EVERETT — Hundreds of people wielded picket signs outside Everett’s two Providence hospitals last week, as leaders of the nurses’ union and hospital administrators continue to negotiate a new labor contract.
Talks between officials of Providence and UFCW 21, which represents 1,700 nurses at the Everett hospitals, have been underway since October. The union says Providence’s latest offers contain below-market wages, reduced paid leave and fewer medical benefits for family members.
“Hopefully, Providence takes us seriously and comes to the table with better terms,” said Kimball Conlon, a registered nurse at the Everett hospital’s emergency department and member of the union’s bargaining team. “I believe in Providence’s mission, even if it feels like the administration and the higher-ups have lost sight of it for the almighty dollar.”
Nurses and supporters conducted the informational picket Wednesday. On Friday, negotiations resumed with the involvement of a federal mediator.
“Providence respects that (Wednesday’s) activities are part of the bargaining process,” a statement from the hospital said. “As always, we encourage union leaders and caregivers to focus their efforts on productively reaching agreements at the bargaining table.”
The last time the two sides agreed to a deal, negotiations took 10 months.
Amid a nationwide nursing shortage and a pandemic, Conlon says it’s harder than ever to recruit new nurses and retain experienced ones.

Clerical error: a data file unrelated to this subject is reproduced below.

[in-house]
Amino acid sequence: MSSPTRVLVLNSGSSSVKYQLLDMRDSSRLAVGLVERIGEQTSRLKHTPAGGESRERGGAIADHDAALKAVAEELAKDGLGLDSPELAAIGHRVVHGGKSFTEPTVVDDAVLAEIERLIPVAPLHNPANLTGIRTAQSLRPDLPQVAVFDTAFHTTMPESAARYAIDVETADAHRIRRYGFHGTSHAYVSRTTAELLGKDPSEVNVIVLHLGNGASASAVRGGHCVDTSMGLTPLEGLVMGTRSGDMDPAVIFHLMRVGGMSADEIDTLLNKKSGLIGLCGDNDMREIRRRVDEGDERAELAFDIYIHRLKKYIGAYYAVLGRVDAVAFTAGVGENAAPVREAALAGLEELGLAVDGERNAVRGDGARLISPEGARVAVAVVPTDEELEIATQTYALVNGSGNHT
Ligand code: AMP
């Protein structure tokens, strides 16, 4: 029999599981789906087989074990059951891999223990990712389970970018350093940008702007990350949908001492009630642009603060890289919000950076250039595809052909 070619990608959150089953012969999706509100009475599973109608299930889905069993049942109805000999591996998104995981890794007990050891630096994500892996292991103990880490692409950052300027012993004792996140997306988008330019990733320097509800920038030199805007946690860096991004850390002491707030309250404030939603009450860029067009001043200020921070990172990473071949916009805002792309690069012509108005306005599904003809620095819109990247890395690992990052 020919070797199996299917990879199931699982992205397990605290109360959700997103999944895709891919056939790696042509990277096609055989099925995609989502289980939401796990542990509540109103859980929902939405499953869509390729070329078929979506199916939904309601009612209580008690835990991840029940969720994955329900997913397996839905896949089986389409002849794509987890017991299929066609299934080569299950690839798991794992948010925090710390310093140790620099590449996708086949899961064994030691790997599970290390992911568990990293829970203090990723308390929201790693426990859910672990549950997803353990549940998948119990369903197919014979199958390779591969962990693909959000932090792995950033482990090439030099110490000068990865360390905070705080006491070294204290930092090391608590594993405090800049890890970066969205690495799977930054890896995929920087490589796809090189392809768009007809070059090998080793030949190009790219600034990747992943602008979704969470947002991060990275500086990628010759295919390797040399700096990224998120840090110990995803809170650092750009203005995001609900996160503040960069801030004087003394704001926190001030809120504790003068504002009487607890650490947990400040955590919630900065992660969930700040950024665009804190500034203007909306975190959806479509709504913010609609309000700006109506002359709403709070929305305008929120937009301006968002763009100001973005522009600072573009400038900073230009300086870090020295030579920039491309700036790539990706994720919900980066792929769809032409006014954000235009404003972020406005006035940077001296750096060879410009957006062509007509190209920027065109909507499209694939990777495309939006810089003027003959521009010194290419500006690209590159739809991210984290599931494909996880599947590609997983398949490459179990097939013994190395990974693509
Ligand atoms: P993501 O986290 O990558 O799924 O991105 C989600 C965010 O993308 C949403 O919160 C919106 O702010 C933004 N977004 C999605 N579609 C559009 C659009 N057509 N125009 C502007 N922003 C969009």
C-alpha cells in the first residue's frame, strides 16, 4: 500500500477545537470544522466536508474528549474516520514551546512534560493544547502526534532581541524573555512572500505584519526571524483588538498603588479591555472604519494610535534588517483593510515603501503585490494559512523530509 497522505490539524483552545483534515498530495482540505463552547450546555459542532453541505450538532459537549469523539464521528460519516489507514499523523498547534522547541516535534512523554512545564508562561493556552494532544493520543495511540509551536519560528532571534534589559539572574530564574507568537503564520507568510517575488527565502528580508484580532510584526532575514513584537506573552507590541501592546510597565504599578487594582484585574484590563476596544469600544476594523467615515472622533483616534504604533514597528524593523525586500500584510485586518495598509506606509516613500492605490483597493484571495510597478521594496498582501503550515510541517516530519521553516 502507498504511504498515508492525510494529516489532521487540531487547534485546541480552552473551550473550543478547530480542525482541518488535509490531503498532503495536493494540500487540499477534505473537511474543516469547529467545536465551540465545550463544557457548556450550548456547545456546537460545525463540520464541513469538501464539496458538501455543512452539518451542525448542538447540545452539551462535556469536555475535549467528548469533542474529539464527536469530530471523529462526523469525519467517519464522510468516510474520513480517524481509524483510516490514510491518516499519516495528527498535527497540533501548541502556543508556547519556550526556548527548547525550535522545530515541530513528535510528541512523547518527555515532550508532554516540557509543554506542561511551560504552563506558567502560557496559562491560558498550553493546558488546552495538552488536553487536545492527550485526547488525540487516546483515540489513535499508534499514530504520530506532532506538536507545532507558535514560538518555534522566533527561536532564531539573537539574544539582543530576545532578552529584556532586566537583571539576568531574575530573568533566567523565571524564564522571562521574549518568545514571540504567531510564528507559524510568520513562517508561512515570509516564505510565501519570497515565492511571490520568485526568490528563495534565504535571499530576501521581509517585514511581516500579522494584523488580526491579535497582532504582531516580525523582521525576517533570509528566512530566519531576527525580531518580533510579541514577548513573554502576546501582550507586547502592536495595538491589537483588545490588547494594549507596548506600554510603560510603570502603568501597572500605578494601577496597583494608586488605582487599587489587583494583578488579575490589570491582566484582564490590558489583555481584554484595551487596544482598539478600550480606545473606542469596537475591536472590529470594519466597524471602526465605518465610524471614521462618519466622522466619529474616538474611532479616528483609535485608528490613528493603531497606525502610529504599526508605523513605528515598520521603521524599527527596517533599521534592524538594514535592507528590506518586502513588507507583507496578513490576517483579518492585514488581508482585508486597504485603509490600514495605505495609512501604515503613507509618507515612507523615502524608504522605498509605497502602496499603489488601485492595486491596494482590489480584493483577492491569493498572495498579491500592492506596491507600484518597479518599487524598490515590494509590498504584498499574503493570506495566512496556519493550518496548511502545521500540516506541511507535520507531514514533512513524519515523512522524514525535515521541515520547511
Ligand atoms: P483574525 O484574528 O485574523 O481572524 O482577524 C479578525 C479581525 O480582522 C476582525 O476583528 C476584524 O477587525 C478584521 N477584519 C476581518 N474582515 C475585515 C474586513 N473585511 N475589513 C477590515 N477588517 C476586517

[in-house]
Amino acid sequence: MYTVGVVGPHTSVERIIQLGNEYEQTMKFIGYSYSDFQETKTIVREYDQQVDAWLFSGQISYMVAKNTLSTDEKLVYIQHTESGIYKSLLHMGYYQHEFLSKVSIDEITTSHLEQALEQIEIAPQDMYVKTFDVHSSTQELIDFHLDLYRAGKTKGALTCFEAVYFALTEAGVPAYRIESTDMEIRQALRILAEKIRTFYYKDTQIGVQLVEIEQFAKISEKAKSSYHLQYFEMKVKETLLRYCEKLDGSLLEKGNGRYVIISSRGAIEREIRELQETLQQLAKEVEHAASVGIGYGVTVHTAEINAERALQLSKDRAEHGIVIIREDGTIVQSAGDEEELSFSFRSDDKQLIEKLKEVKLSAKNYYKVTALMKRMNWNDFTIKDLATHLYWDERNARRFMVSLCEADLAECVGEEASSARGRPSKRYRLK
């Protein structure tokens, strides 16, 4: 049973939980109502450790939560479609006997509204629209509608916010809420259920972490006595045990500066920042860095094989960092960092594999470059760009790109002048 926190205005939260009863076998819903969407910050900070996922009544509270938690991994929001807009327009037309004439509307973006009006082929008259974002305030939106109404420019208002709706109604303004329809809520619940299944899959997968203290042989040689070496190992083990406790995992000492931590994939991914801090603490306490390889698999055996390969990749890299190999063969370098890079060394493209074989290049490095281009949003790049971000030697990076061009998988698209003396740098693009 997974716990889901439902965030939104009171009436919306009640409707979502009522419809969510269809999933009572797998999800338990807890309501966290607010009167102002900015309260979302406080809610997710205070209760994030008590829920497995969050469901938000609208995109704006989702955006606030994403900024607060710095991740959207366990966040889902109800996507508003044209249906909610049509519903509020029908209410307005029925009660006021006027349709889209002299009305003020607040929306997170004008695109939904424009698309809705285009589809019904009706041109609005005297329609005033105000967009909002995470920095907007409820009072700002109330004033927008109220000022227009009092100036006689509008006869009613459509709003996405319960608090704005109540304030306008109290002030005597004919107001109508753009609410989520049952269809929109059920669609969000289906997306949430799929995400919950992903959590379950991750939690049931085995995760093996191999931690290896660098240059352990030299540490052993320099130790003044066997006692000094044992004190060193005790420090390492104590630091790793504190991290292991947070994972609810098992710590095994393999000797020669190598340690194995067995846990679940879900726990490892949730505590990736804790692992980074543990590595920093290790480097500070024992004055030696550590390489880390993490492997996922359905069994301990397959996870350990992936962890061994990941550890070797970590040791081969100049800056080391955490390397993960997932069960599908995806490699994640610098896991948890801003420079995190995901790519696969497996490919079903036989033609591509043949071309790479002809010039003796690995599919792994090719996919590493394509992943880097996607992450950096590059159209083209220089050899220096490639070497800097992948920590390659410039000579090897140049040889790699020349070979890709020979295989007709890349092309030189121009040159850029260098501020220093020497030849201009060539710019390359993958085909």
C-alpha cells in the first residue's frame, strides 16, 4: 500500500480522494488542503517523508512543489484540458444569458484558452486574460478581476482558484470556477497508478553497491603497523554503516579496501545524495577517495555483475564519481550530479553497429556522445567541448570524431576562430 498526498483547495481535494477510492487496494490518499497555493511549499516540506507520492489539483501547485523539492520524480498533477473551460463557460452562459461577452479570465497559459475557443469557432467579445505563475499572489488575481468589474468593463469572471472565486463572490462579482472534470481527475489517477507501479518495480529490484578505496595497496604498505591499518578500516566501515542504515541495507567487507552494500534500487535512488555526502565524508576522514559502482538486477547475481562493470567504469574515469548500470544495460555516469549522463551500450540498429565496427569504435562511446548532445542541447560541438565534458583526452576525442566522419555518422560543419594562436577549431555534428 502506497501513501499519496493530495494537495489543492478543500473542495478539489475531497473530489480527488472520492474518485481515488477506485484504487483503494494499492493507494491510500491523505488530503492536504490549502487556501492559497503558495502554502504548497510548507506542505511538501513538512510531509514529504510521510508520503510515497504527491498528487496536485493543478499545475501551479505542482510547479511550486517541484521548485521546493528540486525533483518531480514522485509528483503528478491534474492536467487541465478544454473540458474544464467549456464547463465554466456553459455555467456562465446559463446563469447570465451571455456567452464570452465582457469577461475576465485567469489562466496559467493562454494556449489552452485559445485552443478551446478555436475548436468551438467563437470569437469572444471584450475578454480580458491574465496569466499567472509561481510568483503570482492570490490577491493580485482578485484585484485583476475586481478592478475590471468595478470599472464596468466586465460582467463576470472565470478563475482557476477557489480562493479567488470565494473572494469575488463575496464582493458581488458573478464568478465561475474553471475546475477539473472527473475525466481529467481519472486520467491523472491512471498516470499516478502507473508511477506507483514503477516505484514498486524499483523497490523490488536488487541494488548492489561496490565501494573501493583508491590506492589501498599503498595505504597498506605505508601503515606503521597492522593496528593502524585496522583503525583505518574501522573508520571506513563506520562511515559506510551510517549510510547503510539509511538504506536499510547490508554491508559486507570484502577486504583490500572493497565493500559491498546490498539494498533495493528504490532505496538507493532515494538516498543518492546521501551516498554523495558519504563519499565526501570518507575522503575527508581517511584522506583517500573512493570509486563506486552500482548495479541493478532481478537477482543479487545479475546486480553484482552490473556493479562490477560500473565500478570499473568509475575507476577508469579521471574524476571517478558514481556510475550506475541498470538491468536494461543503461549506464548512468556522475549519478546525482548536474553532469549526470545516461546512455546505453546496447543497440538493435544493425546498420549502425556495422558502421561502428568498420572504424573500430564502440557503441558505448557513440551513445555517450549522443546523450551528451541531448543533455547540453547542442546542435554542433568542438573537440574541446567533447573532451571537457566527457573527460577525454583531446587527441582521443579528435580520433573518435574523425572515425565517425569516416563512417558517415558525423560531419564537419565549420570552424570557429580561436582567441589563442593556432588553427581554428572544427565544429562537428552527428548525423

“Our management team and our represented caregivers all share the same goal of providing the best possible care to our patients,” Providence said in its statement. “We value our caregivers (employees), who are among the most experienced and compassionate in the state. We believe this is the best place to work and the best place to go for care — when we all stay focused on why we were called to serve in the health care field, together we accomplish great things.”
This isn’t the first time a union has said Providence wanted to slash benefits and offer below-market wages. And negotiations for new contracts often take months, if not years.
The turning point, some union members have said, came when Providence merged with St. Joseph Health in 2012.
In October 2019, hundreds of technical and professional employees at Providence’s Everett hospitals, also represented by UFCW 21, authorized a strike, citing low-ball offers from hospital administrators.
The union and Providence reached a deal in early January, after workers announced they would strike.
That agreement came hours after service and maintenance workers at Sacred Heart in Spokane and Providence negotiators OK’d a contract protecting paid leave and benefits.
Weeks later, nurses and caregivers working for Swedish Health Services, a Providence affiliate, went on a 10-day strike to protect medical benefits and improve staffing.
With no deal following the strike, Gov. Jay Inslee intervened with a four-day bargaining session led by an MIT professor. A few weeks later, the two sides reached a tentative agreement.